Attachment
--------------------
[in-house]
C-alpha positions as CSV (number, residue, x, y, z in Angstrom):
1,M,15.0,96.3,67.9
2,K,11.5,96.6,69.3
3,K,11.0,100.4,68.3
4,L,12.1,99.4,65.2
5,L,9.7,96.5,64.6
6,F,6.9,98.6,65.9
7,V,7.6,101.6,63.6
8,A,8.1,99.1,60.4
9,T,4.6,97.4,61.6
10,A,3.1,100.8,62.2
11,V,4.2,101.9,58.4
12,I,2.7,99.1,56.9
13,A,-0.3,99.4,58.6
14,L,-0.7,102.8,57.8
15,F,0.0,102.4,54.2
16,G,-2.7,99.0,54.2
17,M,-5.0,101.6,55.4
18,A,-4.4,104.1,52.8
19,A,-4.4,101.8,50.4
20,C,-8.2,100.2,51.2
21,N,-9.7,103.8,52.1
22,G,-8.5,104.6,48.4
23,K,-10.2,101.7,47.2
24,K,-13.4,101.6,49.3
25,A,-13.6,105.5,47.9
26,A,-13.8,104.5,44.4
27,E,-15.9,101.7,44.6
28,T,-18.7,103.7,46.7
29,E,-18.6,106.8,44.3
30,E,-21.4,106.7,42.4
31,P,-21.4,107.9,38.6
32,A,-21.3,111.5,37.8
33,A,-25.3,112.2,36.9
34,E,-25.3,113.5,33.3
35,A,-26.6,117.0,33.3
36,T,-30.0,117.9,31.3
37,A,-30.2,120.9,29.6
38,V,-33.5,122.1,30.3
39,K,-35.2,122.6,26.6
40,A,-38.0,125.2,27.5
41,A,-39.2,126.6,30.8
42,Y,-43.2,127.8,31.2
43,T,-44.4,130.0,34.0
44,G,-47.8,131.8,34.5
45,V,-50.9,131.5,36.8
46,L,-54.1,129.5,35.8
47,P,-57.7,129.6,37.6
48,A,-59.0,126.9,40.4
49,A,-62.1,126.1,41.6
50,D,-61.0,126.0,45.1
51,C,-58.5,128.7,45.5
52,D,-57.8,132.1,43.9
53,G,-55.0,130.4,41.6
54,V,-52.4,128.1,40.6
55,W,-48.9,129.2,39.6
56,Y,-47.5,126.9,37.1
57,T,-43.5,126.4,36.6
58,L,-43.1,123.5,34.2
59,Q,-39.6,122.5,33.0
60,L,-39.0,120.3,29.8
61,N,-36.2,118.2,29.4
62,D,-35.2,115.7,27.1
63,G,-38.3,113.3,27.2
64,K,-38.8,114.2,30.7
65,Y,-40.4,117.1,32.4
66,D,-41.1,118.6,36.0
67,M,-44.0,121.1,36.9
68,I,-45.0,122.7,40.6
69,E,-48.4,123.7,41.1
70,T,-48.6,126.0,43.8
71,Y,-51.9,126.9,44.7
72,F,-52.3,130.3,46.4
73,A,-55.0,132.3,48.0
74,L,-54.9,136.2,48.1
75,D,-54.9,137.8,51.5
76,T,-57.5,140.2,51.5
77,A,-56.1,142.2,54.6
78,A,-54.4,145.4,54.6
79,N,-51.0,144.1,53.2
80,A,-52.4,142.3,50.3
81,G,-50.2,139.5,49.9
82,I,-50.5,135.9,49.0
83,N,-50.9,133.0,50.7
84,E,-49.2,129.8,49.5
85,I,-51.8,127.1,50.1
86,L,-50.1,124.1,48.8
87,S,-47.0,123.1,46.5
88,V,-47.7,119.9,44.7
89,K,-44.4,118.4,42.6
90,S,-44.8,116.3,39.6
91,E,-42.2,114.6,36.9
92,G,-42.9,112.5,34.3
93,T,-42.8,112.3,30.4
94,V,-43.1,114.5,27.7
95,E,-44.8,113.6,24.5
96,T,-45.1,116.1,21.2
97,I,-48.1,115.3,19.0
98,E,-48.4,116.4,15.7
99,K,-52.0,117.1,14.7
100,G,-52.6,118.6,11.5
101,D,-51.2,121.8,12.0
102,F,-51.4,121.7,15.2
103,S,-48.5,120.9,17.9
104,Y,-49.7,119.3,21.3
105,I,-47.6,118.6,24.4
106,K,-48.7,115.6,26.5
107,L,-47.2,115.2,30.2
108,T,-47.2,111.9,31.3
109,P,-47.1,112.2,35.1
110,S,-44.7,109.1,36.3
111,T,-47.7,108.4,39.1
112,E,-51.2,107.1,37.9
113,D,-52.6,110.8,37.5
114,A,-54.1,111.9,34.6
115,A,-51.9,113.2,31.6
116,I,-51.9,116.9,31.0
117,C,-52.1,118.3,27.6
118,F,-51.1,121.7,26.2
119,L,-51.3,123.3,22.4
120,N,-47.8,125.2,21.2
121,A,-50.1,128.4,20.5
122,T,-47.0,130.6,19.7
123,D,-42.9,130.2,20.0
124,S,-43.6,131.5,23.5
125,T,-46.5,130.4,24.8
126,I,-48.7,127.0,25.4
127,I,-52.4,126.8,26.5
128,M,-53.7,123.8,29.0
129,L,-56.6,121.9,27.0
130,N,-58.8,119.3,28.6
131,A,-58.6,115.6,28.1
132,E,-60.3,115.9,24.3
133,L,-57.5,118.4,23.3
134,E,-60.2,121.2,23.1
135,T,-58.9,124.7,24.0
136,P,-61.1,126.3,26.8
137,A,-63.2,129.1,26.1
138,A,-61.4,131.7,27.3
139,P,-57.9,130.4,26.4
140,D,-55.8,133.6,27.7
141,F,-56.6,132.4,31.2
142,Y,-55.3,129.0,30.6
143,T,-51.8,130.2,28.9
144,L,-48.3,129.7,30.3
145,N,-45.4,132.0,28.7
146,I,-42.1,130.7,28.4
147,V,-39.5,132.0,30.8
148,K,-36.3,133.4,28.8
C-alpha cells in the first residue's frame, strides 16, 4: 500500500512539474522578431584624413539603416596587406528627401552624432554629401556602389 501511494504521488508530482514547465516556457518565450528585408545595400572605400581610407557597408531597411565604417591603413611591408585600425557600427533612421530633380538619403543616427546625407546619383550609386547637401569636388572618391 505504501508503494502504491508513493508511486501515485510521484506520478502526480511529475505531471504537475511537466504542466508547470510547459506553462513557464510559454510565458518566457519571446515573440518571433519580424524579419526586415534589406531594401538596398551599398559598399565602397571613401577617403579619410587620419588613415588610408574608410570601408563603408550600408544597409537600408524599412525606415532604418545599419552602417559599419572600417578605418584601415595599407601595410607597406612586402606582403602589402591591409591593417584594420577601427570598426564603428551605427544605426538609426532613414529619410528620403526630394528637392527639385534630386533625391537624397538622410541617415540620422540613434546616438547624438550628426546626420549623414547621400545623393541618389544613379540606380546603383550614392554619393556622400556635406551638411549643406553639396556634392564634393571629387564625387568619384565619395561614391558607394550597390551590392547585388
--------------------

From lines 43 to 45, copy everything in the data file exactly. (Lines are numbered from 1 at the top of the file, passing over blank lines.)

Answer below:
41,A,-39.2,126.6,30.8
42,Y,-43.2,127.8,31.2
43,T,-44.4,130.0,34.0